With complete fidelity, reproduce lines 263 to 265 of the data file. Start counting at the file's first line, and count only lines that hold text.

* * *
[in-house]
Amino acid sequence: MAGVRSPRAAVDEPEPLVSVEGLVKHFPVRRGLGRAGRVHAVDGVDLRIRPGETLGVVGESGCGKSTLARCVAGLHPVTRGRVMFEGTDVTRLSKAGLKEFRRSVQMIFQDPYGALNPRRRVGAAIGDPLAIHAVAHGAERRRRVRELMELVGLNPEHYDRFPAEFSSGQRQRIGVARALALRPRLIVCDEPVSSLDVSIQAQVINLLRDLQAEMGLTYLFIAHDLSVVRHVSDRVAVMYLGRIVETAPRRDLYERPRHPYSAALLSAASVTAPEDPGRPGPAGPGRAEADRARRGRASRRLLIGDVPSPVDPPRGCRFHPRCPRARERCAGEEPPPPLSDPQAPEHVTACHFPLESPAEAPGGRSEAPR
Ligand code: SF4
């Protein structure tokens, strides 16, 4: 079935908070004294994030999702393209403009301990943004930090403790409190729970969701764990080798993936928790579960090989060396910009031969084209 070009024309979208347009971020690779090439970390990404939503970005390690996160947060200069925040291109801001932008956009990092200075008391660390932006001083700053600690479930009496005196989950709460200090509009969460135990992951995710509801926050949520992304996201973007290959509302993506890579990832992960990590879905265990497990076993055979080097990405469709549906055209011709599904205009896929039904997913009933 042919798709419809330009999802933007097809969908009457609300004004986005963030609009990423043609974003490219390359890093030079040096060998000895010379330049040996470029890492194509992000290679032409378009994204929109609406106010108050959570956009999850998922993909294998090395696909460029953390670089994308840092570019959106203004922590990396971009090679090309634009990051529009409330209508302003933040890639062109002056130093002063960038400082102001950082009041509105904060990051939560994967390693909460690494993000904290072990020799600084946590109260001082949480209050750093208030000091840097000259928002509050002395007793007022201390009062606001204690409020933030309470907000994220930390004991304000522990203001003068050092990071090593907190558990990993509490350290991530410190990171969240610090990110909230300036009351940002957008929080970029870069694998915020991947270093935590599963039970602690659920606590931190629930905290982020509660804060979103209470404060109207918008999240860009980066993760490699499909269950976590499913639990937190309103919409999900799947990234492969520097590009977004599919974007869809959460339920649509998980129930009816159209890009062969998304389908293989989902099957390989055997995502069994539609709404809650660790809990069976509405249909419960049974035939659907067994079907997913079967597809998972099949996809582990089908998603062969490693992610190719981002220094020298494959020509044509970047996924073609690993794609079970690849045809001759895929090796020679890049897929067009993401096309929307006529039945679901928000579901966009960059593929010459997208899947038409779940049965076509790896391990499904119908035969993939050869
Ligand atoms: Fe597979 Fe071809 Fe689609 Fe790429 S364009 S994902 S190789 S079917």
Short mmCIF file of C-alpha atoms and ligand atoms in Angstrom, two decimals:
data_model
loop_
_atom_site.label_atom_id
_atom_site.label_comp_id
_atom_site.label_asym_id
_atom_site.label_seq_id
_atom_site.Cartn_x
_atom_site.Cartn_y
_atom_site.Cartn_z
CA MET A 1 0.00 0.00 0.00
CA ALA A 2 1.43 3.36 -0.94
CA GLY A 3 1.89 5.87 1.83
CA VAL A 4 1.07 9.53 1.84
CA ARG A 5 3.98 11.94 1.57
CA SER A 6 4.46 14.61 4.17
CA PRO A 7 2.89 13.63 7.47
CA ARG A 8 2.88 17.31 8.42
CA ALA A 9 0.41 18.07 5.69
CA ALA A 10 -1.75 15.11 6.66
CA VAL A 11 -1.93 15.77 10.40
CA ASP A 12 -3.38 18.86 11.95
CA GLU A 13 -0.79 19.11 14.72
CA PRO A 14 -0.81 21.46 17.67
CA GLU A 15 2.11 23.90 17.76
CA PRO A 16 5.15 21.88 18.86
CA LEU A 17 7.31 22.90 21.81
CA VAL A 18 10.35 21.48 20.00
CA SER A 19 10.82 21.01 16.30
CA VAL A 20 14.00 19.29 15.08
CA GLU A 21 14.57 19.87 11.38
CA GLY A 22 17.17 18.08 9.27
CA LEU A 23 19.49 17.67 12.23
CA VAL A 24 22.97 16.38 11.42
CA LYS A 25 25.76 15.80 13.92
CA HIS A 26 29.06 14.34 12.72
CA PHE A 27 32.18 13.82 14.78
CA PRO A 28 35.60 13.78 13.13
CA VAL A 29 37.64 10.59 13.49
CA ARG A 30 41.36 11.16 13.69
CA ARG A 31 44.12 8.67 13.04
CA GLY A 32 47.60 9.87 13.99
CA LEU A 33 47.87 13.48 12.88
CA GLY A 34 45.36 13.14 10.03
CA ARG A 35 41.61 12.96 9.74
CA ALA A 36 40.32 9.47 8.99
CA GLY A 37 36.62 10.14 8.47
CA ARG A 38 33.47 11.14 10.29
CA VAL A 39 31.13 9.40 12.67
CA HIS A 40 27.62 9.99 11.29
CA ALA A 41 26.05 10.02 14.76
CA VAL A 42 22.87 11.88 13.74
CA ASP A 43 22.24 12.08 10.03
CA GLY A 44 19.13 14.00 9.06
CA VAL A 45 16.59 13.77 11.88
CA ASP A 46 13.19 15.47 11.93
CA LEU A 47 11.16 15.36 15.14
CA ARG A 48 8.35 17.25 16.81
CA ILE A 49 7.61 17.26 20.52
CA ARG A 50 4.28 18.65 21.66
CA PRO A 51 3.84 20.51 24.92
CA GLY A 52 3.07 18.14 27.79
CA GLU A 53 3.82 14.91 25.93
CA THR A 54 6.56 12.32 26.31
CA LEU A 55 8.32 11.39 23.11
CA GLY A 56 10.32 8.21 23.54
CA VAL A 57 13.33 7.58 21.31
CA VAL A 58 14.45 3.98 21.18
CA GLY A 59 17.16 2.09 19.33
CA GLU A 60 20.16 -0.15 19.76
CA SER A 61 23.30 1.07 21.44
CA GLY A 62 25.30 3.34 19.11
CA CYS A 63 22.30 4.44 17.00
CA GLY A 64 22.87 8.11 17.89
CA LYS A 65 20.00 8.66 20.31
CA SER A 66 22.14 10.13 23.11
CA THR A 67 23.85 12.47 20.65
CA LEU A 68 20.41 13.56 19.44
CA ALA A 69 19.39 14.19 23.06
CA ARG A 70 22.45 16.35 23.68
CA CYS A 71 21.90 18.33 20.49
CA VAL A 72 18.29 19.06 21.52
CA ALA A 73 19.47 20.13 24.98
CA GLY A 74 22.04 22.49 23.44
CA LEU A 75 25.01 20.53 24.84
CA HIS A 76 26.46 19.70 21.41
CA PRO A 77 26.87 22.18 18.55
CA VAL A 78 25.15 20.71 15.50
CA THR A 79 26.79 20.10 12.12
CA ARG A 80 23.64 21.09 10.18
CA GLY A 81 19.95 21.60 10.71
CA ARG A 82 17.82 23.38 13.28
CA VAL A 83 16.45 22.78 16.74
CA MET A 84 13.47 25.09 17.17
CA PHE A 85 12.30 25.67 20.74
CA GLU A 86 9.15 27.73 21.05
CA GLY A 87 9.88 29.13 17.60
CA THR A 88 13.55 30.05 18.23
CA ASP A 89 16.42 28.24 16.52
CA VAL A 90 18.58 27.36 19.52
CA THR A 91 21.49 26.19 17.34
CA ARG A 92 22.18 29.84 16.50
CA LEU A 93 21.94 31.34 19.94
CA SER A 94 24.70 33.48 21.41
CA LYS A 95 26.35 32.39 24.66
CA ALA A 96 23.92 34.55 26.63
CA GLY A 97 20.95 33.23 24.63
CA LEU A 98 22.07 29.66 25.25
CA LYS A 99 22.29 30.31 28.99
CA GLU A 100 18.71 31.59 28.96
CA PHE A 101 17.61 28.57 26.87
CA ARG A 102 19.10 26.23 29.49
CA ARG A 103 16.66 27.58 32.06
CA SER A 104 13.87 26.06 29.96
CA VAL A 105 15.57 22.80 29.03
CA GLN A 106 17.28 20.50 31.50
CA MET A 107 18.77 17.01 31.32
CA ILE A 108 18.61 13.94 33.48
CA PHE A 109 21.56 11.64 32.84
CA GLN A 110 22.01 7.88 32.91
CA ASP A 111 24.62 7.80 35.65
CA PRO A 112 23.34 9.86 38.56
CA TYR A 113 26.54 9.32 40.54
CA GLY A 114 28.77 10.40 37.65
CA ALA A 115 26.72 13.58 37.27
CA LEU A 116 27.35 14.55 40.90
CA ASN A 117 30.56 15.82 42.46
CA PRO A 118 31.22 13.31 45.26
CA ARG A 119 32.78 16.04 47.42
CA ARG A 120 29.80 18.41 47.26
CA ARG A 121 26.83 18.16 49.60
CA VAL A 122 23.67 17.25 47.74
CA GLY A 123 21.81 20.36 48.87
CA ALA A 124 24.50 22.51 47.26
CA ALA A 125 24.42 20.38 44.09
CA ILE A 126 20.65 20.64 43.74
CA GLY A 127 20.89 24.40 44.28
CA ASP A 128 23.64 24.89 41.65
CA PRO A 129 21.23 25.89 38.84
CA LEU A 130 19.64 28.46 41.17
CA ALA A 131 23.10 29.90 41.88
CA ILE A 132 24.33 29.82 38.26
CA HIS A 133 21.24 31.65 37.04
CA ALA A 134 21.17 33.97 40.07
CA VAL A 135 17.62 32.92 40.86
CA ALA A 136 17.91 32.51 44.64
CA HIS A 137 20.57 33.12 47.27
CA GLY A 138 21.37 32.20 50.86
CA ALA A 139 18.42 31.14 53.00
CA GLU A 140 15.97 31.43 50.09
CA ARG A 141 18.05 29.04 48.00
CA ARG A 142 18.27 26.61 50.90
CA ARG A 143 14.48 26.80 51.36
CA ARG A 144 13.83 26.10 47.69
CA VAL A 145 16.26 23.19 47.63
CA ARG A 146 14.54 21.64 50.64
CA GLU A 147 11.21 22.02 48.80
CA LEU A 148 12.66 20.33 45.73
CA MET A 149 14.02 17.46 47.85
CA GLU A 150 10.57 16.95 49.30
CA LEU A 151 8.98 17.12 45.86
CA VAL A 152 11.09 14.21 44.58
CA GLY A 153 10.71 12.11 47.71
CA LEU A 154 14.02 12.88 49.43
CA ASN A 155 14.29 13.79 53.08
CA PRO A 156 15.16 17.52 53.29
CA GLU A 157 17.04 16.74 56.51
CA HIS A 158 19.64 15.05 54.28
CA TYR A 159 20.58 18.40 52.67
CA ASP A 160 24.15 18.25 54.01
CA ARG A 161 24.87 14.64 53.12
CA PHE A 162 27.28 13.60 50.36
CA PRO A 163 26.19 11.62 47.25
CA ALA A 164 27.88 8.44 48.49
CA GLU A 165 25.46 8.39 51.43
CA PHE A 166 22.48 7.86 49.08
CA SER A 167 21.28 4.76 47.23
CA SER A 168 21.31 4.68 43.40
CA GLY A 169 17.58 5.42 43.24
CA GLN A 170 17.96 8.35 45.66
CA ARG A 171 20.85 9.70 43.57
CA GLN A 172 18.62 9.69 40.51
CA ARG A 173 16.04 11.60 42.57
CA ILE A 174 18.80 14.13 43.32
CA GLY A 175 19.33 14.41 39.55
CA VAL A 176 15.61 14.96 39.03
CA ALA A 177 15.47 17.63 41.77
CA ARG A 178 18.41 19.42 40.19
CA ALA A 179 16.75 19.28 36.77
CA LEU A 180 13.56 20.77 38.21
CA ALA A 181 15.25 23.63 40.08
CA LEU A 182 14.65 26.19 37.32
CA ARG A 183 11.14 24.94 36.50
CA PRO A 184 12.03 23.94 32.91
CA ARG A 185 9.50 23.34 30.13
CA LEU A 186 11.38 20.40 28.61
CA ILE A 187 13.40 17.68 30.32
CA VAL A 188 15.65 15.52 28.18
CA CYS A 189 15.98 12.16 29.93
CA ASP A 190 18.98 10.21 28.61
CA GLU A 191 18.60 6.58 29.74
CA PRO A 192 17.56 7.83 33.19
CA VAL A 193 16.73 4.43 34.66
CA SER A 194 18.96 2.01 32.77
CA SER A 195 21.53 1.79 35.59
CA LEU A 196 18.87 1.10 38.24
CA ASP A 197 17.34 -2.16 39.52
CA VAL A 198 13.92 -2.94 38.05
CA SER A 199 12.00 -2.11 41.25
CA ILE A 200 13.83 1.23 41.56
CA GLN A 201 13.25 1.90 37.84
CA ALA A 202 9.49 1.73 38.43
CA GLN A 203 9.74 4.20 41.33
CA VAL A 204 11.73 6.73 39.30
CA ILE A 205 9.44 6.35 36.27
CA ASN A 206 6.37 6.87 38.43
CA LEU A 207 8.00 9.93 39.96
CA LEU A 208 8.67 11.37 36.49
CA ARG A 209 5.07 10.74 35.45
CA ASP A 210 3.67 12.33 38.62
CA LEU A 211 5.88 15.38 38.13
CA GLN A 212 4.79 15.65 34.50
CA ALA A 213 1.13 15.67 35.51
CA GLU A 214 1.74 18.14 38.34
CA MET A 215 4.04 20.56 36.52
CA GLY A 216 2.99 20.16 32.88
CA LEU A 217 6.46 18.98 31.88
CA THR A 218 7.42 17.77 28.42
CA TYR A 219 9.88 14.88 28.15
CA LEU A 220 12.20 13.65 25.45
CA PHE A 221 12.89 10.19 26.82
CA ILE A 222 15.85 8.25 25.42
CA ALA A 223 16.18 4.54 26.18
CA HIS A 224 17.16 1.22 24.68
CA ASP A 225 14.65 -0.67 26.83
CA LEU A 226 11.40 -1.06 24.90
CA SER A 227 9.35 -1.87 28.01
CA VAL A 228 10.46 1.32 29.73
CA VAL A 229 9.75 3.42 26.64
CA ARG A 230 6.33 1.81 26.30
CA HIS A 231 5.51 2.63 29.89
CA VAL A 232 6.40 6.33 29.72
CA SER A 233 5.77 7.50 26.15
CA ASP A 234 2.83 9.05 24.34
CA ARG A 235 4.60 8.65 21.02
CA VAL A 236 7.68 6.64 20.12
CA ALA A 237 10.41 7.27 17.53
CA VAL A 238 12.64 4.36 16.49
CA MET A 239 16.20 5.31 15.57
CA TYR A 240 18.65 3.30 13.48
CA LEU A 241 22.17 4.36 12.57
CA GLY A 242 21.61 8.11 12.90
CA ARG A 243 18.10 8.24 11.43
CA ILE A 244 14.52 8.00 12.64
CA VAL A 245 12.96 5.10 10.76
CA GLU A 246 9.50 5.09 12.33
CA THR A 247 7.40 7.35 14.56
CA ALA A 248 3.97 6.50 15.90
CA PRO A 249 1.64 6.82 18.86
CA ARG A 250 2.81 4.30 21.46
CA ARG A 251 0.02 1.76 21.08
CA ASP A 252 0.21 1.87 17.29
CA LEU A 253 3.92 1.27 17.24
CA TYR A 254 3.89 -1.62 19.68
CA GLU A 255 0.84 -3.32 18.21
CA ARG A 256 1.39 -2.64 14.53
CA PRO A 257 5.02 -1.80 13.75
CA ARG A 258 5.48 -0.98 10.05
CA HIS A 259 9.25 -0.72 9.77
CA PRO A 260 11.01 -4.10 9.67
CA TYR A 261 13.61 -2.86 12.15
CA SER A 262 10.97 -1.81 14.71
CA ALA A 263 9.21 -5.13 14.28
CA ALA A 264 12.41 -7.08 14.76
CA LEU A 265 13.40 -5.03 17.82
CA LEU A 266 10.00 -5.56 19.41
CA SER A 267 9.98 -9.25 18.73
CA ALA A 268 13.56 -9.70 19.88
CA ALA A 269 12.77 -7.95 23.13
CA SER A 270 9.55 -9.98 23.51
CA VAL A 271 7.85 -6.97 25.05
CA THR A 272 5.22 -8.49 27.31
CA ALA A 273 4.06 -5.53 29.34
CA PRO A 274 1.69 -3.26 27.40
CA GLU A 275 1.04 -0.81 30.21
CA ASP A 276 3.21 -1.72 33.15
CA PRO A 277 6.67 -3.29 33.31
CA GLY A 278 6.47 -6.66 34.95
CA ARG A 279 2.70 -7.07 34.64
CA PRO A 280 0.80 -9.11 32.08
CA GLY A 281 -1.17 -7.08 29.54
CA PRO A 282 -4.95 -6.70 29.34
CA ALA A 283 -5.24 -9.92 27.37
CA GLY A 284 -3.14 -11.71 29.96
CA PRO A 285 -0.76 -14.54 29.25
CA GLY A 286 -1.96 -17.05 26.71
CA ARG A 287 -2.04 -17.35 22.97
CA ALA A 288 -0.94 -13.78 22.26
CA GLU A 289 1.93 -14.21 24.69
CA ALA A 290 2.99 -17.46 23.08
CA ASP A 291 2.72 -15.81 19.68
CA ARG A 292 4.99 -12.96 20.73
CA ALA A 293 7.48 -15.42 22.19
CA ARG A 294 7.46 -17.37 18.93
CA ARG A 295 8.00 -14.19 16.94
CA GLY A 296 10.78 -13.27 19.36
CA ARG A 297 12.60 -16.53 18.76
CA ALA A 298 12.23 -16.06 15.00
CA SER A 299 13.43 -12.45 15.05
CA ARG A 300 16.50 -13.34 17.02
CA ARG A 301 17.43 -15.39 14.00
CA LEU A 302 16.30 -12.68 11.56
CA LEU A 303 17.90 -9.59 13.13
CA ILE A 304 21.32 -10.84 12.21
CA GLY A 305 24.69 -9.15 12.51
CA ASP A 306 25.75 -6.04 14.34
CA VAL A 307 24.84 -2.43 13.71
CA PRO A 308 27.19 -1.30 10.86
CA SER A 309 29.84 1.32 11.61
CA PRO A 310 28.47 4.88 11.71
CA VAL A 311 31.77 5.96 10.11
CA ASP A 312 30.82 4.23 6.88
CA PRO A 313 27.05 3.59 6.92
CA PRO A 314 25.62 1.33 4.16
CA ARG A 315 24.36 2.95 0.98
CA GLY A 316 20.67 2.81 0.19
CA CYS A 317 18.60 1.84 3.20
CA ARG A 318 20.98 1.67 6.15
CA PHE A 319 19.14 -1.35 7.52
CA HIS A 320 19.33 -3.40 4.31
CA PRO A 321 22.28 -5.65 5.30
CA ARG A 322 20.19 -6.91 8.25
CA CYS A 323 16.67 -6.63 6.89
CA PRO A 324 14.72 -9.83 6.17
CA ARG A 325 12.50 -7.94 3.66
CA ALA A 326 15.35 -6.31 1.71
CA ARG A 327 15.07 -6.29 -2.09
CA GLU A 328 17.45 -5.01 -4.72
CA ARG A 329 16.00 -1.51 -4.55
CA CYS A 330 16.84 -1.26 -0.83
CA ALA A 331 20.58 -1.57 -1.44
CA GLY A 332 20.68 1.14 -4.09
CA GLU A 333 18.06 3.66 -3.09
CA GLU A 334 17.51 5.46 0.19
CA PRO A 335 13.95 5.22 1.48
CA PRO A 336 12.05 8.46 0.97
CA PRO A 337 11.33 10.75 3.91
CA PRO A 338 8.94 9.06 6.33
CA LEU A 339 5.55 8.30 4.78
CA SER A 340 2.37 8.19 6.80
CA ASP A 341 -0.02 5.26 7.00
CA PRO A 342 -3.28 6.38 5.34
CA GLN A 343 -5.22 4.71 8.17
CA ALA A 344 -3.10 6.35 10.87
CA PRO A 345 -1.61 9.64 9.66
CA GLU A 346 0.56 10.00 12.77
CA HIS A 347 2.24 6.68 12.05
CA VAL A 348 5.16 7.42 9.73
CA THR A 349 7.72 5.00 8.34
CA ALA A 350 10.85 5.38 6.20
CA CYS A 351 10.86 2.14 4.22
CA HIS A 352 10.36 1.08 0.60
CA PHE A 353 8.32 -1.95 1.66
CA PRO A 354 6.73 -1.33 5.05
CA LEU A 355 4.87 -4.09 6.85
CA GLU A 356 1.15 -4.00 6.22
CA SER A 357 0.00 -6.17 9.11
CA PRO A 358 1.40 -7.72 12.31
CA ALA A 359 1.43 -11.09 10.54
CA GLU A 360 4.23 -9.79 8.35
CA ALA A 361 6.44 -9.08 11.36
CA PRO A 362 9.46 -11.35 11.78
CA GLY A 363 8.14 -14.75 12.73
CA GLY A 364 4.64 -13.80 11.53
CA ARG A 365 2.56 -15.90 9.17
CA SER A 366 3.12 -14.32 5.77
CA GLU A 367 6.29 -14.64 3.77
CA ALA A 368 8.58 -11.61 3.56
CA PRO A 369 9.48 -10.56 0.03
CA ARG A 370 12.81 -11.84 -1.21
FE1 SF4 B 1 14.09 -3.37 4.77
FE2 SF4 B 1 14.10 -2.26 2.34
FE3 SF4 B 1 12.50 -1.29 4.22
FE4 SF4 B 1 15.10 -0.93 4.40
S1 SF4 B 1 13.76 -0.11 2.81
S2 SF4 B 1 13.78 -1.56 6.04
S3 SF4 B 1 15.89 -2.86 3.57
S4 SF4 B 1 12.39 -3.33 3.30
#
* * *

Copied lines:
CA ALA A 248 3.97 6.50 15.90
CA PRO A 249 1.64 6.82 18.86
CA ARG A 250 2.81 4.30 21.46